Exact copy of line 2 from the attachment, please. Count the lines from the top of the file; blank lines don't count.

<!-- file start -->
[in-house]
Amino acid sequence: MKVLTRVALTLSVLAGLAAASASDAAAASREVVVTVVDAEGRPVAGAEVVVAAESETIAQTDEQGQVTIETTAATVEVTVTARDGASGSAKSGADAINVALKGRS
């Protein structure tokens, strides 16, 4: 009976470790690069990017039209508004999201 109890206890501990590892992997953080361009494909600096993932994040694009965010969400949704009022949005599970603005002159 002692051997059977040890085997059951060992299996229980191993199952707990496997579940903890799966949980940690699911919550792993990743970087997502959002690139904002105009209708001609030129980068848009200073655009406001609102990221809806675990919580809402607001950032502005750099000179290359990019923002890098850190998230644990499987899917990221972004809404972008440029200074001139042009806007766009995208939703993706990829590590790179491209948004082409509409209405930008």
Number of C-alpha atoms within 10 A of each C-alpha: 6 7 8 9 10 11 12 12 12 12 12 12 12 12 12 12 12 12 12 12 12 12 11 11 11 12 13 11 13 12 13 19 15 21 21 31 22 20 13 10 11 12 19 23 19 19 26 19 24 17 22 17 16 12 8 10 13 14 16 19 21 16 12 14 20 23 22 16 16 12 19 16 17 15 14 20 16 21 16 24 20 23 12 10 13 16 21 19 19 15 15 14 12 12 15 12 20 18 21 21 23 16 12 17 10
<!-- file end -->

Amino acid sequence: MKVLTRVALTLSVLAGLAAASASDAAAASREVVVTVVDAEGRPVAGAEVVVAAESETIAQTDEQGQVTIETTAATVEVTVTARDGASGSAKSGADAINVALKGRS